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Community Discussion: Blog by ruicraveirinha | Eastern Love, a Densha de GO! + Train Simulator reviewDestructoid
Eastern Love, a Densha de GO! + Train Simulator review - Destructoid




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Hi. I’m a critic of the worst kind (the ones who think highly of their opinions), so I apologize for sometimes seeming arrogant. Since criticism is a part of me, I love to be criticized; so you can have your revenge in the comments page. I myself, see criticism as the only way to improve oneself, so go ahead… just keep it civil.

I’m in love with videogames ever since they started to become a more “artistic” medium. I have little doubt that they are a new and exciting form of art, and will eventually replace cinema as the lead audiovisual medium for the masses. The videogame medium is still young and immature, but it is also bursting with creativity and new ideas, which makes it much more exciting than other mediums.

So, this is my game blog. Here, I will review games and write about games’ artistic trends, history and future. In my reviews, I will take a different approach than most media outlets and magazines. I will take a closer look into games’ art design, plot and narrative, level and gameplay design. The authors behind the games will also be a special point of interest. Graphics, length, and other aspects will be completely overlooked, since I find it ridiculous to evaluate art on a mere technical or value standpoint. Movies and records are never criticized for having small budgets, being too short or not being “fun” enough. They are evaluated for the quality of their workmanship, art, ideas and meanings. So should games.
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“Densha de GO!” (roughly meaning “Let’s GO! by Train”) is a quirky train simulator Japanese series. Its game design reeks of distilled arcade elegance – players can only accelerate or brake using a single lever, the goal being to drive the train at an appropriate pace, passing checkpoints below established speed-limits, while keeping schedule and avoiding abrupt stops. Its apparent simplicity betrays its overwhelming depth: as you progress you’ll find yourself nervously changing acceleration almost on a second-by-second basis, hopelessly trying to maximize your train speed as the game continuously harasses you with new constraints. Gameplay presents that delightful addiction which only pure games possess, as one feels motivated to always struggle to improve in that fine art of train conducting.



But, however well designed the game may be, especially when compared to its byzantine western counterparts, its essence only emerges in the obvious care which was placed in the simulation of the train ride experience. Train’s rhythmic humdrum, sirens signaling arrivals and departures, conductors’ announcements, the hustle and bustle of daily-life as people enter and leave the train, the changing weather conditions across the vividly portrayed landscape – everything is emulated for you to feel as if inside a train. This is where “Densha de GO!” creators show off their national obsession with trains, a sociocultural passion born from the intimate relationship that arises from working class men’s need to travel each day to and from work by train. And so, just as westerners admire the elegant lines of a red Ferrari, so do Japanese admire the slick lines of the bullet train. See, their intimacy brew love, and from that love transpires the game’s almost absurd reverence for all things train – their brands and models, technical features, design, specific routes and stops – all constantly mentioned for the delight of the passionate train fans.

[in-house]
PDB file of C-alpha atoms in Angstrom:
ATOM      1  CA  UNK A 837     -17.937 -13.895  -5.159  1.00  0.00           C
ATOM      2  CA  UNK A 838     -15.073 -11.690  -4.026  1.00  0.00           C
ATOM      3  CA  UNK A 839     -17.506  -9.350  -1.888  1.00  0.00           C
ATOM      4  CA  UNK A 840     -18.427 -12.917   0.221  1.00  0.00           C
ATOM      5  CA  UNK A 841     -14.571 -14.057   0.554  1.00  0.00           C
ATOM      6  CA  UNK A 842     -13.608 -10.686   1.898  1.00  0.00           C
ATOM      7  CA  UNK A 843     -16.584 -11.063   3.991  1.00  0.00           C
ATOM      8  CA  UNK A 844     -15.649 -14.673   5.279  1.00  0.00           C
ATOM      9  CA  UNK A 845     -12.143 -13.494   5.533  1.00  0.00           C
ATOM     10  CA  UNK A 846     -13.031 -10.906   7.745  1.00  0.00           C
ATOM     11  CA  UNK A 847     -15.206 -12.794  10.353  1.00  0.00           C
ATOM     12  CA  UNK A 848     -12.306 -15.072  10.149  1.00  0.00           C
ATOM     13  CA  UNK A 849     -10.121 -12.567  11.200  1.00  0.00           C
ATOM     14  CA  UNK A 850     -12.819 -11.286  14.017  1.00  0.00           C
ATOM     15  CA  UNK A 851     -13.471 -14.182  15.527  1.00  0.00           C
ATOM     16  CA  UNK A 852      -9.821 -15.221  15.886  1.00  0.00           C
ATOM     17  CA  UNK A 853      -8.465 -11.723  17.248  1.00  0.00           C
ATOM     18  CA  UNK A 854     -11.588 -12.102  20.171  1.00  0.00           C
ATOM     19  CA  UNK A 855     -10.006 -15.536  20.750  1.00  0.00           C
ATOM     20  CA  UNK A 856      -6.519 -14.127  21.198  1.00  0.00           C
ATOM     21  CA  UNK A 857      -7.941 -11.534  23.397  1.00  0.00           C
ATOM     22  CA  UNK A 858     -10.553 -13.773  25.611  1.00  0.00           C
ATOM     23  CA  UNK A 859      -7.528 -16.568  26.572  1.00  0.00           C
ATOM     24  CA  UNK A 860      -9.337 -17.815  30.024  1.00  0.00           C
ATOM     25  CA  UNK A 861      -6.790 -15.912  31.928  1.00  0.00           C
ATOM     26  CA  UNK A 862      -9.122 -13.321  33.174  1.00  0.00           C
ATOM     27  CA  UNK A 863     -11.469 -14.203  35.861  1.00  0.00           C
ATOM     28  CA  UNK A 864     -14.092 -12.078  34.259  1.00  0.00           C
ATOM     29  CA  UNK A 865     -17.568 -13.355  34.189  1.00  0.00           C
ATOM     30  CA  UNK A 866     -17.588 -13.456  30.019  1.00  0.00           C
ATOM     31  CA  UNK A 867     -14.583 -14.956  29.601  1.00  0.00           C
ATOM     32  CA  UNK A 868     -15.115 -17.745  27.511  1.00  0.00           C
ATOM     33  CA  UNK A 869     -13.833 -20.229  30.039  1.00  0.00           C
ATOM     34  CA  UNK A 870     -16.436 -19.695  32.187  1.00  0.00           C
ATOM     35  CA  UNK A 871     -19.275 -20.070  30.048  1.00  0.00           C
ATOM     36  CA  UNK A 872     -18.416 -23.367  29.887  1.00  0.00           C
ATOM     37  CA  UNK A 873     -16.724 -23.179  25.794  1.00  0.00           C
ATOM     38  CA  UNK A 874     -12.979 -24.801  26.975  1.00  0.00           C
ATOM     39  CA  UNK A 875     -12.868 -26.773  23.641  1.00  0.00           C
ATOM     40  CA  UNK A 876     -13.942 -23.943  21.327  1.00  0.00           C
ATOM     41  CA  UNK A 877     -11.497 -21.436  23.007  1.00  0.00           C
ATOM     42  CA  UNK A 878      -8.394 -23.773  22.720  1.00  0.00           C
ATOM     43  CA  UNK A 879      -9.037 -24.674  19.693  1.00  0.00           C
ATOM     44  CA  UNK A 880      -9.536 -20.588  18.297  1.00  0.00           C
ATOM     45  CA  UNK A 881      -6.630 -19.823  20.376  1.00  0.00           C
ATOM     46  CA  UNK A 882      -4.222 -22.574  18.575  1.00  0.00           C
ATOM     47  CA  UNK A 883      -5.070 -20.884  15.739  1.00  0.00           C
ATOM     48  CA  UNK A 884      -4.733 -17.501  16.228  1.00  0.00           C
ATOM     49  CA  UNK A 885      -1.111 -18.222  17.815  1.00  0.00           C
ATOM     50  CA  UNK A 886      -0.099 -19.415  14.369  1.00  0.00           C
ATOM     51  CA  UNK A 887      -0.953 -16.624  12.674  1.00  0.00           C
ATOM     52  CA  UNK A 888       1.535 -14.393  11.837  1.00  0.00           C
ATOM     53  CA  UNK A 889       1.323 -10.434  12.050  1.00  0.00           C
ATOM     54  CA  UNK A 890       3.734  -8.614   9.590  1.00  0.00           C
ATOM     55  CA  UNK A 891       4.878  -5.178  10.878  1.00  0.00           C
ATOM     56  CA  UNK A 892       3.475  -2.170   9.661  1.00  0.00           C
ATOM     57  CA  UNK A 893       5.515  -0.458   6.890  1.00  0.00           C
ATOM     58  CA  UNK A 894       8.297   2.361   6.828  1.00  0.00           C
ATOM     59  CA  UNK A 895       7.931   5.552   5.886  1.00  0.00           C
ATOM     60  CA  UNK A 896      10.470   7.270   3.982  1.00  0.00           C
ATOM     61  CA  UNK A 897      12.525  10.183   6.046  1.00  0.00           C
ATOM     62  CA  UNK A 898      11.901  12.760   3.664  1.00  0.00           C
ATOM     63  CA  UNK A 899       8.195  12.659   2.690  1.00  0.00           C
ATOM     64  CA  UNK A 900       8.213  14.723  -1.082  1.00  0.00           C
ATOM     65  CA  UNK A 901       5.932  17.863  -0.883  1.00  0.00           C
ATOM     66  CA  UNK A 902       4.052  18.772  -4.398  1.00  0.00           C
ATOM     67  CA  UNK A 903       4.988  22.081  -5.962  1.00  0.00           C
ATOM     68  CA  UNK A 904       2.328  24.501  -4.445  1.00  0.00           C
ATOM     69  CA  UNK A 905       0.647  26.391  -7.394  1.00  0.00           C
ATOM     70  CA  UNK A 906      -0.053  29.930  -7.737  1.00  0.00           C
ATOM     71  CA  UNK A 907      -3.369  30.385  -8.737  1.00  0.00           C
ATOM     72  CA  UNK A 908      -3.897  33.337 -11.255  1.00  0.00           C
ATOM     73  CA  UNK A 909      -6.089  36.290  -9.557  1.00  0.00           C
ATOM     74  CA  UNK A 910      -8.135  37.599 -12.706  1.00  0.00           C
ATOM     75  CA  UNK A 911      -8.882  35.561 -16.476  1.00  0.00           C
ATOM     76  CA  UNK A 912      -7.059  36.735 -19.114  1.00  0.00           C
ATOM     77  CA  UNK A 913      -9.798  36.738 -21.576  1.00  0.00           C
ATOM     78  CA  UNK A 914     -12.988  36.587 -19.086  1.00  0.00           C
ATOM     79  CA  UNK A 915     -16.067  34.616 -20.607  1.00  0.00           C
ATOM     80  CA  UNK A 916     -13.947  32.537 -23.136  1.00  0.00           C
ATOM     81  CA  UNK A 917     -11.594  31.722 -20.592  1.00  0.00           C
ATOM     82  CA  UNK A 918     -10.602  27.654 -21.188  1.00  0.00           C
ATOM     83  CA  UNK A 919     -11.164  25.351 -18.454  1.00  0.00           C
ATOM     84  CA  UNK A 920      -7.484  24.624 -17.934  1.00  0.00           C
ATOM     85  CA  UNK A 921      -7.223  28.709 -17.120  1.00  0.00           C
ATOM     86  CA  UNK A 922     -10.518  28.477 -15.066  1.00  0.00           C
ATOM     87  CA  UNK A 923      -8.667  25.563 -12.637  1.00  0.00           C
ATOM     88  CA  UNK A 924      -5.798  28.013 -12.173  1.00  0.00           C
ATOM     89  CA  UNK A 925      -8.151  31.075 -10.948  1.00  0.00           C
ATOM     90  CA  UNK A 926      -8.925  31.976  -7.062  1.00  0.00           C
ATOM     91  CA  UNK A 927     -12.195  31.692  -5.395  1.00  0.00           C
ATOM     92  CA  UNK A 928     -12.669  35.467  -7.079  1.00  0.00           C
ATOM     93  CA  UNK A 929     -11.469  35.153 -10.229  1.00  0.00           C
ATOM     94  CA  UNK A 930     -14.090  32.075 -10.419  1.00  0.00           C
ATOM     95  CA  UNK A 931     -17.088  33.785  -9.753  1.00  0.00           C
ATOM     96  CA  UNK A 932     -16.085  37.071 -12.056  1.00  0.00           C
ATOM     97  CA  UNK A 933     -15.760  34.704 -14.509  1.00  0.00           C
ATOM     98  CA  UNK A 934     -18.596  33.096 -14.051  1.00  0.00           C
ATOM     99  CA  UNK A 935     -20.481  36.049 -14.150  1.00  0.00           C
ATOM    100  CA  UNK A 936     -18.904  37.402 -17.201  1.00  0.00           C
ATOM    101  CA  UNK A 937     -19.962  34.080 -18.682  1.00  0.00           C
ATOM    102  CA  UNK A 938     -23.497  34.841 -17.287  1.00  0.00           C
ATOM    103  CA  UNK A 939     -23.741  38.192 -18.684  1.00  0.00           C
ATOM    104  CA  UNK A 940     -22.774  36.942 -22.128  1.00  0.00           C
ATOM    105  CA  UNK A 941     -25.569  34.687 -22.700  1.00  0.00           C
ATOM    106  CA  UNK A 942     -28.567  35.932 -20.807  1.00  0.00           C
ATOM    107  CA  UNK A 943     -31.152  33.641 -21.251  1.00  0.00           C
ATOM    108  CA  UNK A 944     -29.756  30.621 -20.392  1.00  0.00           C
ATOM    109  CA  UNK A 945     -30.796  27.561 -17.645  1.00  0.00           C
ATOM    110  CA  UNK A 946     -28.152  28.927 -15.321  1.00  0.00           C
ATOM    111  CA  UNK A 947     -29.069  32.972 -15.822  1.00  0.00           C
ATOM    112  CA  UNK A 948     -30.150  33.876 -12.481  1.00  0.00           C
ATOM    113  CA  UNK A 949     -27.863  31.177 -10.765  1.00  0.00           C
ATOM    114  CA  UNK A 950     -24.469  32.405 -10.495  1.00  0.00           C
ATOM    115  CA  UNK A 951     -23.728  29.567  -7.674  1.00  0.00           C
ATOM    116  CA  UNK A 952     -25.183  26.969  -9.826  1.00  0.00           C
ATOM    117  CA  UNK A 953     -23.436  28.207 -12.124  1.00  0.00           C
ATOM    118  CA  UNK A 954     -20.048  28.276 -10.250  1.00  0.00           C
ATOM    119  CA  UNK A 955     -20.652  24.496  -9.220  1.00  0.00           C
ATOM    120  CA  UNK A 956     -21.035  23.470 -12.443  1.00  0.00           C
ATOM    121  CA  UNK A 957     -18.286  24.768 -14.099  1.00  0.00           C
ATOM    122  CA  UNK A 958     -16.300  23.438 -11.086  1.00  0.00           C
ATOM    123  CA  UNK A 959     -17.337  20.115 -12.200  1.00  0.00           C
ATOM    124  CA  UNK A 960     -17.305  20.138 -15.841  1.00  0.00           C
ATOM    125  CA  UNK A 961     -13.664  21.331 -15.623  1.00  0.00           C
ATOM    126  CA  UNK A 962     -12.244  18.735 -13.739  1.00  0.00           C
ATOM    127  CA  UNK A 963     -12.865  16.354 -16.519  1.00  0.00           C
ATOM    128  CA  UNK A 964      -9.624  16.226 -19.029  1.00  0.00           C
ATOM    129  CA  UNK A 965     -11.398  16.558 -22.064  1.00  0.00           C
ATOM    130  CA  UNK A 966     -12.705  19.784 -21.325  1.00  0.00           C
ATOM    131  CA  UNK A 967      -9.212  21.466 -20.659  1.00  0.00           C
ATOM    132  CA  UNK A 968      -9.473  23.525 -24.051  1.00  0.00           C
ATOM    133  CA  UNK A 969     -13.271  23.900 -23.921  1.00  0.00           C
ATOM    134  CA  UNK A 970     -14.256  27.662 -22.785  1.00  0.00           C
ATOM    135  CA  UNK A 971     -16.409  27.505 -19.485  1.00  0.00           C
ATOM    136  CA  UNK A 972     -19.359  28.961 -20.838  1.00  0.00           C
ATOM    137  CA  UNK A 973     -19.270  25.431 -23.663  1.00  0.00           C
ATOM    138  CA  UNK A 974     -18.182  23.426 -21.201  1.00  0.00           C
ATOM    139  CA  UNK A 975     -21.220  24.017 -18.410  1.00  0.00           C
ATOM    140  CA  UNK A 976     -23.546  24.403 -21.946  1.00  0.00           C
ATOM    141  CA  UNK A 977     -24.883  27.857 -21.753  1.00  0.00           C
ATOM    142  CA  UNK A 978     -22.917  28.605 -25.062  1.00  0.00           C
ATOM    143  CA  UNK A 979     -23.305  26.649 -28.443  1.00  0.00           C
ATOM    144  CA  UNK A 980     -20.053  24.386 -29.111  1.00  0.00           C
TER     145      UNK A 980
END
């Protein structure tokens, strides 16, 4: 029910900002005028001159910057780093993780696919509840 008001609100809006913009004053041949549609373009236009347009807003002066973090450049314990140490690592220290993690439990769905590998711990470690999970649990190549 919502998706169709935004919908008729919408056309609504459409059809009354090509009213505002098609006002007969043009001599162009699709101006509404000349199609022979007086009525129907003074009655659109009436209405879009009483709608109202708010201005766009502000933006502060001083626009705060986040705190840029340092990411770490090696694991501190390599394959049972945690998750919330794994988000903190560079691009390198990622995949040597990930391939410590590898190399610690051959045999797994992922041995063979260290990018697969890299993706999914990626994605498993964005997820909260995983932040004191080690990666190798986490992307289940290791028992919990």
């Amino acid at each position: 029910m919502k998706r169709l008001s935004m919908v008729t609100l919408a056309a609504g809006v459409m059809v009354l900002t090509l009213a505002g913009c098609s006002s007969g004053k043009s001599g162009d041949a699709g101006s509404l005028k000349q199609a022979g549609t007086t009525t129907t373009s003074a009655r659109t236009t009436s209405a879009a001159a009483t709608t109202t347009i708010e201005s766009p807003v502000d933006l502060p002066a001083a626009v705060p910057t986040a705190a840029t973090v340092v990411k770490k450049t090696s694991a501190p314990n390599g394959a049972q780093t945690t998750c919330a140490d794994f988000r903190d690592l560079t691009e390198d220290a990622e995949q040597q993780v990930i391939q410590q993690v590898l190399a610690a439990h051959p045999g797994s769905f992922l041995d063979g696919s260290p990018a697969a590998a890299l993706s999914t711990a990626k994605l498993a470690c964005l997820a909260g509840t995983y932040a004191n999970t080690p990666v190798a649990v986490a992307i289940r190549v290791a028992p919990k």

This heartfelt desire to homage train rides as some sort of quasi-mystical experience, lead to some of the most interesting titles in the genre: those that employ live audio/video feed of actual train rides as substitute for computer graphics and sound, the “Train Simulator” series (of which the PS3 “Railfan” titles are the most recent incarnations). In these, immersion is downright perfect as you actually witness the train ride as you play, overcoming the reality wall in which so many video games stumble upon. If you’ve ever travelled by train and basked in its view, you will appreciate the possibility of doing so by means of a console, braving through sights and sounds that you’ll probably never gaze your eyes and ears upon, while enjoying a thoroughly entertaining game. Japanese infatuation with trains will surely find a bonding connection with you, therefore achieving the game’s noblest goal – to take you to that special place from whence all love for train stems, in the process serving as an enticing vehicle of cultural expression. And what hidden wonders and lost memories lie in wait, hoping to be evoked by the sweet lulling of the train, as it whistles away through glorious landscapes in its tantalizing, nervous craving for a destination?



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